Don’t accept every client who comes to you—some manuscripts aren’t ready for editing.

Spell out your services. Be clear about what you do and about what you don’t do.

Know your stuff. Take a class, brush up on your skills, know the rules and know when they can be broken.

Be realistic about your expectations. No editor is perfect; you will make mistakes. Learn how to fix them.

Advice to writers—

Shop around. Not all editors will be right for you.

Get recommendations from friends.

Ask for a sample edit.

Be realistic about your expectations. No editor is perfect; yours will make mistakes.


Tags:     Posted in: A Writer's Life, For Editors

8 Responses to “Editor’s Lament”

  1. Lisa K. says:

    While I understand that sometimes people speak out of frustration, I never understand those kind of blanket complaints that you see on the internet about editors or agents or publishers or, well, just about anyone. I think that old advice applies: if you don’t have anything nice to say…

  2. Beth says:

    Most people don’t say boo to people in their real world. But they’ll put all sorts of things out in public when they’re online. As you do, Lisa, I understand frustration. But courtesy has its place too.

  3. Judi Fennell says:

    Caveat emptor. As you say, there are bad and sterling examples in every field.

    You, my dear, are a sterling example.

  4. Beth says:

    Judi, there are the good and the not so good. But, I’m guessing the good outnumber the not good by a wide margin.

    And thanks.

  5. Every editor I’ve ever worked with has been amazing, including you, Beth. Sometimes I don’t want to hear what they have to say–it usually means more work for me, the author–but they’ve always had the best interest of my work at heart and have saved me from many blunders.

    I love my editors. Every last one of them. From the big-picture, head editor to the assistant making sure I use chord instead of cord in the appropriate location. 😉 I can understand your frustration.

  6. Almost every novel I’ve read in the last ten to fifteen years has suffered from very bad editing. I’m talking about even novels by otherwise great writers. And I’m talking about small and large editing matters.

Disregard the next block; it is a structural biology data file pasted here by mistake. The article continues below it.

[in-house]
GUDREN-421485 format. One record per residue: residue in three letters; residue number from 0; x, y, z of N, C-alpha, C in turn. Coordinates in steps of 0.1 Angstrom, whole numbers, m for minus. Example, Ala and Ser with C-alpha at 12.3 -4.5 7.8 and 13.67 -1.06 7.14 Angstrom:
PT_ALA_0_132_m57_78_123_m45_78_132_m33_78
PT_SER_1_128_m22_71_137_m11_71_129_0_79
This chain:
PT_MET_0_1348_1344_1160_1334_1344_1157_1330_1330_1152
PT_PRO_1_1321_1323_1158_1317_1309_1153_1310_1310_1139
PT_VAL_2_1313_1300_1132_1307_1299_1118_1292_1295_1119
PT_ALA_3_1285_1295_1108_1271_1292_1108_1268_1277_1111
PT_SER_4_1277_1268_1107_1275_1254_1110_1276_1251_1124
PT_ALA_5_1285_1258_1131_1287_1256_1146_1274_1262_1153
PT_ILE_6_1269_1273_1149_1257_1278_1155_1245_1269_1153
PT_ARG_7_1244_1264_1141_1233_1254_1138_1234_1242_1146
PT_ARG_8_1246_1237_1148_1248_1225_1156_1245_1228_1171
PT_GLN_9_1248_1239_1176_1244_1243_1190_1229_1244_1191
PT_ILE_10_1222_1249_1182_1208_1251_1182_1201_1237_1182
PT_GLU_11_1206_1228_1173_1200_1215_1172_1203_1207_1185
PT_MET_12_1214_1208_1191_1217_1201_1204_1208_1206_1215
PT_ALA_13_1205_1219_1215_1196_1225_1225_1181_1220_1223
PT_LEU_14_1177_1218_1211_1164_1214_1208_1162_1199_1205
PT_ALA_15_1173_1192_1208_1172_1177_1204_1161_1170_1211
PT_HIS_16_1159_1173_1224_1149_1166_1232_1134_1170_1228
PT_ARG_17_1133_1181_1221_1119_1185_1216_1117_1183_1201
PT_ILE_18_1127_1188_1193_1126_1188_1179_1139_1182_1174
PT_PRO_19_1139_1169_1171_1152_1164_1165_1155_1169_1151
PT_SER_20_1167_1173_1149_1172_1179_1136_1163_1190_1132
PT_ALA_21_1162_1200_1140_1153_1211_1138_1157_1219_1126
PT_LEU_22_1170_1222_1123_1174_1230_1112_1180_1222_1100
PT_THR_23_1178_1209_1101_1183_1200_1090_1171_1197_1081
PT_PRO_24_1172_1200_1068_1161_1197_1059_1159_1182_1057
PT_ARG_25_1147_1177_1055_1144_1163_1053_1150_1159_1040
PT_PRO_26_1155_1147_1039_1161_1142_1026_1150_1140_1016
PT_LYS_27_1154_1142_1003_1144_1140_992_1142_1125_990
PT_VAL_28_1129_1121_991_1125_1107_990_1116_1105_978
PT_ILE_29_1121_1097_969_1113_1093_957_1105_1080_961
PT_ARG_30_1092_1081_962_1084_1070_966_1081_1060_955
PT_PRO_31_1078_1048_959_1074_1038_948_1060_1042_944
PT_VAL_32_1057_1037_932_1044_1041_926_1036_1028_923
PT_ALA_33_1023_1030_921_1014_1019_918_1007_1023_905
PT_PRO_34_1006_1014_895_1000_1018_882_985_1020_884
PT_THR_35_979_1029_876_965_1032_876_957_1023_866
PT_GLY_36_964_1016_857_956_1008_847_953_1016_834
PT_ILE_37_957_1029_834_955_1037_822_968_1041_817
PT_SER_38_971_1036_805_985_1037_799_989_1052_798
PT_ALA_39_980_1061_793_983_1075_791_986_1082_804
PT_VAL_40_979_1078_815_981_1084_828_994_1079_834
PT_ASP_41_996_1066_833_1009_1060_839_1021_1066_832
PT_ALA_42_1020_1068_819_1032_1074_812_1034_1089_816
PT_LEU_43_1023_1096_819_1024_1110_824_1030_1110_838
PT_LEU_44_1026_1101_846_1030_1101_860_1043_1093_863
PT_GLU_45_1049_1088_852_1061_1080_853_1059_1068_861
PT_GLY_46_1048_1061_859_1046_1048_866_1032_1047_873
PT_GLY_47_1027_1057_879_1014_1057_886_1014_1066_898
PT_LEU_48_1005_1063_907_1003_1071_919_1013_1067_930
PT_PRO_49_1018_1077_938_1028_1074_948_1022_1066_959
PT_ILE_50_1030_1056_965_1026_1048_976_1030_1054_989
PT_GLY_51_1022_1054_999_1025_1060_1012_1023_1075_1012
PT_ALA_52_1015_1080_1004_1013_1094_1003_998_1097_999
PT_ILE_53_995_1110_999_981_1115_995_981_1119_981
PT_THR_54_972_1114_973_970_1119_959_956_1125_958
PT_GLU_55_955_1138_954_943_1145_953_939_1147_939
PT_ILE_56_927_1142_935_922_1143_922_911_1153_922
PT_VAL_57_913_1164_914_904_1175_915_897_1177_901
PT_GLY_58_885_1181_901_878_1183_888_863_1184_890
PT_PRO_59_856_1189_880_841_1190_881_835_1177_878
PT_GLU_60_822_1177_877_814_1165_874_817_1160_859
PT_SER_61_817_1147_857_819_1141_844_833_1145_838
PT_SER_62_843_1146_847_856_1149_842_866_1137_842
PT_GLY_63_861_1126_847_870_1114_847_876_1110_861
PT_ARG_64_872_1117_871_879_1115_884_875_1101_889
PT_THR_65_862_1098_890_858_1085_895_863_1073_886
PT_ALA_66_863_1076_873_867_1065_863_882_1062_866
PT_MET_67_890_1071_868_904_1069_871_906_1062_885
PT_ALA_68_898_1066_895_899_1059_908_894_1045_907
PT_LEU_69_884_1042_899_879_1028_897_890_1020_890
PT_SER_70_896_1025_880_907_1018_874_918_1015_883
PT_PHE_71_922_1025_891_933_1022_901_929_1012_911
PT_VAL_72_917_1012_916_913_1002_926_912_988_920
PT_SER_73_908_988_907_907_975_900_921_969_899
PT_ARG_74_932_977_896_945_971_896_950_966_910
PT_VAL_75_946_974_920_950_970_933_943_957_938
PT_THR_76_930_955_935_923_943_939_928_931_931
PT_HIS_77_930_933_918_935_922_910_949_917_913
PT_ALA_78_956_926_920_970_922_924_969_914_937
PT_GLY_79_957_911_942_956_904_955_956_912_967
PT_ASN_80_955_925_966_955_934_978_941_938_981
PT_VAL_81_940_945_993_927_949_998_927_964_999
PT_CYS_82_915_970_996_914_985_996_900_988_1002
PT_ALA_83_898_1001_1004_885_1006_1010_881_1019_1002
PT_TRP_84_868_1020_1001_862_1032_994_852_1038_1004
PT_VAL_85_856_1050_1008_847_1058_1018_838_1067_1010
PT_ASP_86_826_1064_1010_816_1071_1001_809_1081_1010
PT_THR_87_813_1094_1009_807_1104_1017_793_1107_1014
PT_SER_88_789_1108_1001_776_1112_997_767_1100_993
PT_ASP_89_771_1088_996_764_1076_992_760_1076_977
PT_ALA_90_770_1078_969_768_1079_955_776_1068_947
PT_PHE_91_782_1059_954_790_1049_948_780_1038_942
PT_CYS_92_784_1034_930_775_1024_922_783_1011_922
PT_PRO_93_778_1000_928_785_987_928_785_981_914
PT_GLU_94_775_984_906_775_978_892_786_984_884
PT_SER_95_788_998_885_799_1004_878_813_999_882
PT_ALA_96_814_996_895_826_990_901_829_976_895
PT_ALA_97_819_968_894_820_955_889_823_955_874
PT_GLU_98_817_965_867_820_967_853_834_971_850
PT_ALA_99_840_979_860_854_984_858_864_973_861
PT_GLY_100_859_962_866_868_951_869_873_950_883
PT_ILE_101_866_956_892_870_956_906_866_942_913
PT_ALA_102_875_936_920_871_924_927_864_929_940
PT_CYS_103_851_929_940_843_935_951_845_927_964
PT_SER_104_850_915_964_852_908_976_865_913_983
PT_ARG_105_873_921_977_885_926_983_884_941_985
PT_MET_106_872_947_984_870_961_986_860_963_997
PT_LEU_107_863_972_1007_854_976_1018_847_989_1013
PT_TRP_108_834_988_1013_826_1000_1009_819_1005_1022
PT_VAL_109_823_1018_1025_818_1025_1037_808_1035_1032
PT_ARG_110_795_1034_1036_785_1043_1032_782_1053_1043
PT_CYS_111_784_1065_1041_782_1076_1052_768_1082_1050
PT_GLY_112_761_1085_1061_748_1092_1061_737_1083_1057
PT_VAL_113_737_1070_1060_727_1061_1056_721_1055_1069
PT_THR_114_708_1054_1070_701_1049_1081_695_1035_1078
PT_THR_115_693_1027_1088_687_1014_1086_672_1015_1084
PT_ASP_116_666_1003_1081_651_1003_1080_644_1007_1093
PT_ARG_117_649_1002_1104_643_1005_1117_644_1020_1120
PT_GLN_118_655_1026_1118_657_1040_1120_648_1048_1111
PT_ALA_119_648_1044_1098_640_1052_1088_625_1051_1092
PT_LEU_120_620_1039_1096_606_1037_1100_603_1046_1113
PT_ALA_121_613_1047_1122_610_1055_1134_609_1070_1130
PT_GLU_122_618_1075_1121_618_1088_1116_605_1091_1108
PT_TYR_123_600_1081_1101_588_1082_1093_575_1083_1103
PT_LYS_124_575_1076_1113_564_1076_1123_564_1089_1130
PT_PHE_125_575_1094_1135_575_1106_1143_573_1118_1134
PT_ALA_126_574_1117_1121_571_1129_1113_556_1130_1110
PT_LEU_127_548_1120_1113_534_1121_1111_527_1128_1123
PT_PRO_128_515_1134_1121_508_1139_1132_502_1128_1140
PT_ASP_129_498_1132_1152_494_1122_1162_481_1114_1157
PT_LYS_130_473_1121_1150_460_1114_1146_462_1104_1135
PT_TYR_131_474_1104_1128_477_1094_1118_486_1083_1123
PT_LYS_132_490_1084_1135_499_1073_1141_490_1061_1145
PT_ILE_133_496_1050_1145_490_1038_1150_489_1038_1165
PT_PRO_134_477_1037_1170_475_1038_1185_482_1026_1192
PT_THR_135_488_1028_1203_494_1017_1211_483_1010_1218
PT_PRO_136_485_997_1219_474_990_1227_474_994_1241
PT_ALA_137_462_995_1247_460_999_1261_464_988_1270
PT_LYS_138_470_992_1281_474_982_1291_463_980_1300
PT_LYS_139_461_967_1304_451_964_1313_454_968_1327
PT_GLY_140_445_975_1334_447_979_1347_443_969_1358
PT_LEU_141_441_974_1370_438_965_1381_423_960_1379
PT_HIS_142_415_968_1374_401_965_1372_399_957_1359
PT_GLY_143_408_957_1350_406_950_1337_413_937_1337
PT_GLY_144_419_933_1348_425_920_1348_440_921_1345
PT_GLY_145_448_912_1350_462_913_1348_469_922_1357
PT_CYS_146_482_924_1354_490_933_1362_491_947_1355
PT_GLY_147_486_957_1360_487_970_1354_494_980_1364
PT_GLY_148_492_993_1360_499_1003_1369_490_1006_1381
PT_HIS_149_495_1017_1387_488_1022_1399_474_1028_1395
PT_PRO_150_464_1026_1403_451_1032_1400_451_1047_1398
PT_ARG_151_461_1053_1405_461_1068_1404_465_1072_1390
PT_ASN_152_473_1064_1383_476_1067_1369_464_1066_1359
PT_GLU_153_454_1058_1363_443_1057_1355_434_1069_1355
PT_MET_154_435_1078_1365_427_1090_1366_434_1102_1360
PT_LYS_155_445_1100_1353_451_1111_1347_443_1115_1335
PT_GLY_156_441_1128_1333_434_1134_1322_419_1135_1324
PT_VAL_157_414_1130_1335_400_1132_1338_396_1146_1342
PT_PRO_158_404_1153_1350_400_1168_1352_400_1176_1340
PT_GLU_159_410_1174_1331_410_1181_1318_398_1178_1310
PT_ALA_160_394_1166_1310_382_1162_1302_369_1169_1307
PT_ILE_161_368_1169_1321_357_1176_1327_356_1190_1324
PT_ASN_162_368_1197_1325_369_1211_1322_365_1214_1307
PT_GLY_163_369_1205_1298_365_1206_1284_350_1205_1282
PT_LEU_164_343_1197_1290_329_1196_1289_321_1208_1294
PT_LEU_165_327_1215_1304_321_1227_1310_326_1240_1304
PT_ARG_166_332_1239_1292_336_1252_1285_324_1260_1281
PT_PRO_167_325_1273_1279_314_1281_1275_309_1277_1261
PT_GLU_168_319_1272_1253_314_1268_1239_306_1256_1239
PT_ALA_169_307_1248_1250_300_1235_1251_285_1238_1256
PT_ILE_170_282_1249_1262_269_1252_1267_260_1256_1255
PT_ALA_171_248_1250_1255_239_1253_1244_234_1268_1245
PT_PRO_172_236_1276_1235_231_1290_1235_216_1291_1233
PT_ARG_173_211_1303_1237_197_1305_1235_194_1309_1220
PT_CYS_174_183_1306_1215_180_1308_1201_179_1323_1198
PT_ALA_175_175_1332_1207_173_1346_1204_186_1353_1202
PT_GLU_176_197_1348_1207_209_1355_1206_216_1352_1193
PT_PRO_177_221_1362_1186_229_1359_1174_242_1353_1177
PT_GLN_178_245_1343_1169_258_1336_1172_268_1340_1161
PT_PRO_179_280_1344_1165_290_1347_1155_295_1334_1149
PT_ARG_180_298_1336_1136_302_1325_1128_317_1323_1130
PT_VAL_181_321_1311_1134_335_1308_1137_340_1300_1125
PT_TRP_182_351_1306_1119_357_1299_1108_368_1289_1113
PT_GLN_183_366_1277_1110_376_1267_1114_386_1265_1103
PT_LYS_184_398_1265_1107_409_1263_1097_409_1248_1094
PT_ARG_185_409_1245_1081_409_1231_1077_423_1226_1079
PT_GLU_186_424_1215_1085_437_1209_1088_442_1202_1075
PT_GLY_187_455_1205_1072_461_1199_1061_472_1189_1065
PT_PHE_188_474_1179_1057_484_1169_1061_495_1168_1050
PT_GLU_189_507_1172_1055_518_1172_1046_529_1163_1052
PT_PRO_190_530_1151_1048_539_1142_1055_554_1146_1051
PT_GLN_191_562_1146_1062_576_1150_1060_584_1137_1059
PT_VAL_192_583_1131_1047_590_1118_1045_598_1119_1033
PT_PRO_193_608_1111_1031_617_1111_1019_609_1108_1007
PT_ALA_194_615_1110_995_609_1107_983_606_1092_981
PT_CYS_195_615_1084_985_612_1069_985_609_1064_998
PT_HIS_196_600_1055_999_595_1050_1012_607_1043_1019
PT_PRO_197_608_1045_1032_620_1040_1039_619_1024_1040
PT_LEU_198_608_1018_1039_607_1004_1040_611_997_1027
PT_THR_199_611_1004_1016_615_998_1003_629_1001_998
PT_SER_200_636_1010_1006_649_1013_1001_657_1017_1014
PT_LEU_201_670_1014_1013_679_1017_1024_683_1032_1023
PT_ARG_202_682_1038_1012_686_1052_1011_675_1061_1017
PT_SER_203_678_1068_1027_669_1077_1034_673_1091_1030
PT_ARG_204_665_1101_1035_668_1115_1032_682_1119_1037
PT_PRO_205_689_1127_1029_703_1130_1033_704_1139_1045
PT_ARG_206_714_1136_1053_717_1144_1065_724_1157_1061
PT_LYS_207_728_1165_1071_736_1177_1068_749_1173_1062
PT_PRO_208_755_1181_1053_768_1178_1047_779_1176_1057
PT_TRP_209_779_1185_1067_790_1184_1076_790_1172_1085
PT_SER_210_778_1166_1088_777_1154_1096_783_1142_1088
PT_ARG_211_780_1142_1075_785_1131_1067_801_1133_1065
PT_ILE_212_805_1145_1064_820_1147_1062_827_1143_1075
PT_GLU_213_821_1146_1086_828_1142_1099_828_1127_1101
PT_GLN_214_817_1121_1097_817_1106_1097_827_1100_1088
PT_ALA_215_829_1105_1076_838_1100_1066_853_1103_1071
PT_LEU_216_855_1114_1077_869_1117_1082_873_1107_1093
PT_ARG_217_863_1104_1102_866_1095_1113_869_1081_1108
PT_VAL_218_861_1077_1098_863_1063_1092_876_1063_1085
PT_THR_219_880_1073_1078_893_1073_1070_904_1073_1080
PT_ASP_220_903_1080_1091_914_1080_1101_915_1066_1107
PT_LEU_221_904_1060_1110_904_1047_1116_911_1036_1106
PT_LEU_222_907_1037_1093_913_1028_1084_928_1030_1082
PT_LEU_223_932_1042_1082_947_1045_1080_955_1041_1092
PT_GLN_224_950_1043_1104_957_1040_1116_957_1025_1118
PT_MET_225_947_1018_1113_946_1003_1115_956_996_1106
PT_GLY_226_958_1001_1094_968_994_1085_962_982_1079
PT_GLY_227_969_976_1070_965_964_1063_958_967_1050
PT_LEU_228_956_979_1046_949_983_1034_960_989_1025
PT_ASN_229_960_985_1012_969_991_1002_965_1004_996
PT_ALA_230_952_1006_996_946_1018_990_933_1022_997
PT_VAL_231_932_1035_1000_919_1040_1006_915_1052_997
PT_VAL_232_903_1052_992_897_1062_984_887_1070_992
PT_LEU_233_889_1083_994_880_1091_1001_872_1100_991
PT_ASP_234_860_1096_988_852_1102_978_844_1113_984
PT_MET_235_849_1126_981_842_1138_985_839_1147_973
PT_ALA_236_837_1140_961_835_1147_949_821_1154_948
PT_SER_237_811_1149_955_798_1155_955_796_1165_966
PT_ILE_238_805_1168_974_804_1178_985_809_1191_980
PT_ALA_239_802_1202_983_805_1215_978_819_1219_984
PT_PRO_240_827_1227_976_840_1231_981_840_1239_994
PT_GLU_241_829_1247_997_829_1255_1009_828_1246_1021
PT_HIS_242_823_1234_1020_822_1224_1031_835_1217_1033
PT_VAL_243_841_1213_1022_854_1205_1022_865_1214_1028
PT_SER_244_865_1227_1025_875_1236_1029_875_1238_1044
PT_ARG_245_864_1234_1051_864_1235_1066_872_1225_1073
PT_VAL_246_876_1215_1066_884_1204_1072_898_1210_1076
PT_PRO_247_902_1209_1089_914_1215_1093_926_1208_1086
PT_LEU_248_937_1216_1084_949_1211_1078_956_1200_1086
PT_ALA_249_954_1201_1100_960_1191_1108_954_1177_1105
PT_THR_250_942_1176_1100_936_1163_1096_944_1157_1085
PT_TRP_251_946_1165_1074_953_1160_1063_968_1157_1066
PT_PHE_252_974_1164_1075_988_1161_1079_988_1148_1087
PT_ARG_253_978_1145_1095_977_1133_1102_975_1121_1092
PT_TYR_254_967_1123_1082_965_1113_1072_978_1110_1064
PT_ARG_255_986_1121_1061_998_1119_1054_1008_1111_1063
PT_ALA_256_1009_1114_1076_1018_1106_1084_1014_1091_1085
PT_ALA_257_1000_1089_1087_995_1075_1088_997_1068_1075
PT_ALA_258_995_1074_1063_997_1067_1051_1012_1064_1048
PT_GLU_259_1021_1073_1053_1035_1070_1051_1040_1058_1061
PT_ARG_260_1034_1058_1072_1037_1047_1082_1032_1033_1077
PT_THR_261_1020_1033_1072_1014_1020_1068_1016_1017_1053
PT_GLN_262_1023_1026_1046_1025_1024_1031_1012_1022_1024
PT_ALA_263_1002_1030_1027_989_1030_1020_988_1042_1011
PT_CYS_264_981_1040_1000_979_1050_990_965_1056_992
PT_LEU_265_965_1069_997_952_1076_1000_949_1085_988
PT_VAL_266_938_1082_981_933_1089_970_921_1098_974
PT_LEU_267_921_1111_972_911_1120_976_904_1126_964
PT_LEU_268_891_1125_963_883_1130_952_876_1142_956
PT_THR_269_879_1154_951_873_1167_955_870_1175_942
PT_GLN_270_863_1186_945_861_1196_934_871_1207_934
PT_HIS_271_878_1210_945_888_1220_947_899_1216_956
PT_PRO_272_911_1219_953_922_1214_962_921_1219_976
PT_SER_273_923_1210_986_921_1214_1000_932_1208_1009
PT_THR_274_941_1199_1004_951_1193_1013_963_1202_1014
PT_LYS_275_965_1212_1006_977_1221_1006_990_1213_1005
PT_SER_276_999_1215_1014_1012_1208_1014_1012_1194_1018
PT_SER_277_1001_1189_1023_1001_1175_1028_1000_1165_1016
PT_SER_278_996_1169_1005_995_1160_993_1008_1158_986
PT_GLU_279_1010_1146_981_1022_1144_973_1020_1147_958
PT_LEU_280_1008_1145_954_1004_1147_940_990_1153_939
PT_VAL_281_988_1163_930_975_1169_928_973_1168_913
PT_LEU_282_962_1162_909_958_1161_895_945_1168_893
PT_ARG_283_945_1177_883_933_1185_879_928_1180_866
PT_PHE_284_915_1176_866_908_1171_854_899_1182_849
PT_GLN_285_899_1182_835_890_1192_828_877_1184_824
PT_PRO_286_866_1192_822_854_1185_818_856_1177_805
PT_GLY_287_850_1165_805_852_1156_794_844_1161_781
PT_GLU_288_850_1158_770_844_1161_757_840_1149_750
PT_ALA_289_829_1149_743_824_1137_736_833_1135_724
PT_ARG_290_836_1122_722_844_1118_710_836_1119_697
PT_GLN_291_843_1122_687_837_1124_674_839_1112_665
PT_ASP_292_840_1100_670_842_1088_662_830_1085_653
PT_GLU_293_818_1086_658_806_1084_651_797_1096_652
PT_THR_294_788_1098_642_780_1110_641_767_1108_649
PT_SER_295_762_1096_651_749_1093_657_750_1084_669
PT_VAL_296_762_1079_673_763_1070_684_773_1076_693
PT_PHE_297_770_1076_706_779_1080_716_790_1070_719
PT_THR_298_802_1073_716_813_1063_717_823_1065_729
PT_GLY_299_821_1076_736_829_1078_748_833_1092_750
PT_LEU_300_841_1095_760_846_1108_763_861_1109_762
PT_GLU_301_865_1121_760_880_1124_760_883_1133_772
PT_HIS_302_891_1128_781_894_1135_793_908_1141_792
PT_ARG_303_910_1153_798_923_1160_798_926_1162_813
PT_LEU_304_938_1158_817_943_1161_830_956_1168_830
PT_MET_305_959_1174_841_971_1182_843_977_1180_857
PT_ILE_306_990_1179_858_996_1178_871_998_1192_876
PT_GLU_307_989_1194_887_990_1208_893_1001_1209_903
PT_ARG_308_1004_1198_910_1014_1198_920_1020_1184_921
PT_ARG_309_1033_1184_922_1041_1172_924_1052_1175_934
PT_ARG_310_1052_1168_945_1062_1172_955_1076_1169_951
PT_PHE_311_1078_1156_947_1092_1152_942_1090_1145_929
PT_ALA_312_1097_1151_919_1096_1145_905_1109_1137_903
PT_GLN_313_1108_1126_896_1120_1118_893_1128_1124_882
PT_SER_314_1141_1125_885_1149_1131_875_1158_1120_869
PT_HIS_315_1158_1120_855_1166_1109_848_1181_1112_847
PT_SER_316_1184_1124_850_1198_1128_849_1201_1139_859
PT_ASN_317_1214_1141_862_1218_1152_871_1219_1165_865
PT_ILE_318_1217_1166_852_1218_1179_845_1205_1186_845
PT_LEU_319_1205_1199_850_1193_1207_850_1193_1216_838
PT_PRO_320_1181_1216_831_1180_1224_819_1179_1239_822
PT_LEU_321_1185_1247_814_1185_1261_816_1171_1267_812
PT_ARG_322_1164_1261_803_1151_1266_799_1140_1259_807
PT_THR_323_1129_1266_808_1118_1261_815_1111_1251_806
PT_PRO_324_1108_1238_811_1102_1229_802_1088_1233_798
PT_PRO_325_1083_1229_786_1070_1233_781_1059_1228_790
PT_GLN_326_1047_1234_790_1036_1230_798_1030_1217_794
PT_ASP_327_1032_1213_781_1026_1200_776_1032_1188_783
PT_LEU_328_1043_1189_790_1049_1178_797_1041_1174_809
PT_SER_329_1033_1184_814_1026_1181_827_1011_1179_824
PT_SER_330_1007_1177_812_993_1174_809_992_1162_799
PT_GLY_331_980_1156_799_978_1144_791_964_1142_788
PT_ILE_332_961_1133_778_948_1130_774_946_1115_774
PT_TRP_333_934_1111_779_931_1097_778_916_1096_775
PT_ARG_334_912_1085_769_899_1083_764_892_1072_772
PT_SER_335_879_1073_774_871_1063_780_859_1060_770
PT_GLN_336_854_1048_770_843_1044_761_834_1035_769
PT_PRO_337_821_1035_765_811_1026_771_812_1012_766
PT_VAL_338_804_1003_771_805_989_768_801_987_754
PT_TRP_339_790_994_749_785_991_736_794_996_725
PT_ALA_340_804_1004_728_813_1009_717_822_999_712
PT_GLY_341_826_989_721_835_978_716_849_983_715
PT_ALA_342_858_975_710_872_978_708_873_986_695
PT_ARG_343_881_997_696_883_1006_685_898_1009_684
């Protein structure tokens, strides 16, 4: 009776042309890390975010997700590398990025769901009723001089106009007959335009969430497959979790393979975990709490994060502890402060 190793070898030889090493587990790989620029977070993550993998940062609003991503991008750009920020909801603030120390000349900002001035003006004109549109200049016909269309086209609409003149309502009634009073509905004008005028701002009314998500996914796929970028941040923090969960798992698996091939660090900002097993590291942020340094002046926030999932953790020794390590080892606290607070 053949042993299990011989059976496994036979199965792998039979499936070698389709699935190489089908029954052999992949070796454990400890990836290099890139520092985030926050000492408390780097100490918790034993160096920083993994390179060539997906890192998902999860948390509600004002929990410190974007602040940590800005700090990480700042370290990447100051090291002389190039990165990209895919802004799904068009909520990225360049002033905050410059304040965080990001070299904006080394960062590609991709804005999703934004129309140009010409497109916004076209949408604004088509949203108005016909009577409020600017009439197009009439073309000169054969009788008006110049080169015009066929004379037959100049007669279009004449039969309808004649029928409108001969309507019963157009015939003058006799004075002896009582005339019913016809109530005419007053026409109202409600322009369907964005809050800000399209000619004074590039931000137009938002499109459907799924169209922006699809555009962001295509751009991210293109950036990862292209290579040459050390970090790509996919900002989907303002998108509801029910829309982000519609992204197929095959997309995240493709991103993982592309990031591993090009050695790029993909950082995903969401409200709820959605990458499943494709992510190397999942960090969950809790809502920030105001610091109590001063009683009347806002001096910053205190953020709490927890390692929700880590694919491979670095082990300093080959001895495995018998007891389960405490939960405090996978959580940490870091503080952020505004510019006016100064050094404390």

Writers must take charge of finished product and bear the ultimate responsibility for their craft. Max Perkins is gone.
    The biggest, most pervasive error is the use of a first-person narrator when a central intelligence omniscient narrator would work better. You can do everything with a central intelligence that you can with first-person–and more. A first-person narrator is by nature subjective and thus unable tell a story in an objective, totally truthful manner.
    The second most egregious error is repetition of the focus character’s name when “he/she/him/her/his/hers” will serve. The use of a character’s name is the primary signal of a shift of the focus of the narrative and becomes a miscue when done improperly. The grammar of fiction is not English grammar but rather the grammar of the psyche. Faulkner did not even name at least one of his characters. Writers want to keep the psychic distance close to the focus character; to name the character too often reminds the reader that he’s reading.
    The reader’s responsibility is to imagine, visualize, and become personally involved with one or more of the characters, or to otherwise project himself into the action. The writer must not do anything that breaks, as John Gardner called it, the fictive dream.
    Smaller editing matters that betray the writer range from bad paragraphing to improper usage of simple verbs and words such as “bring” and “take”; “come” and “go”; “rise” and “raise”; and “literally,” which almost never works. These are eighth grade matters and become maddening distractions from the fictive dream.
    But don’t get me started.

  7. When we don’t get lost in the fiction, when we’re distracted by something other than the story, we just can’t enjoy a book. You’re right, Armstrong—distractions can pull us straight out of story. Anything that makes the reader notice the writing or the foundations is a distraction.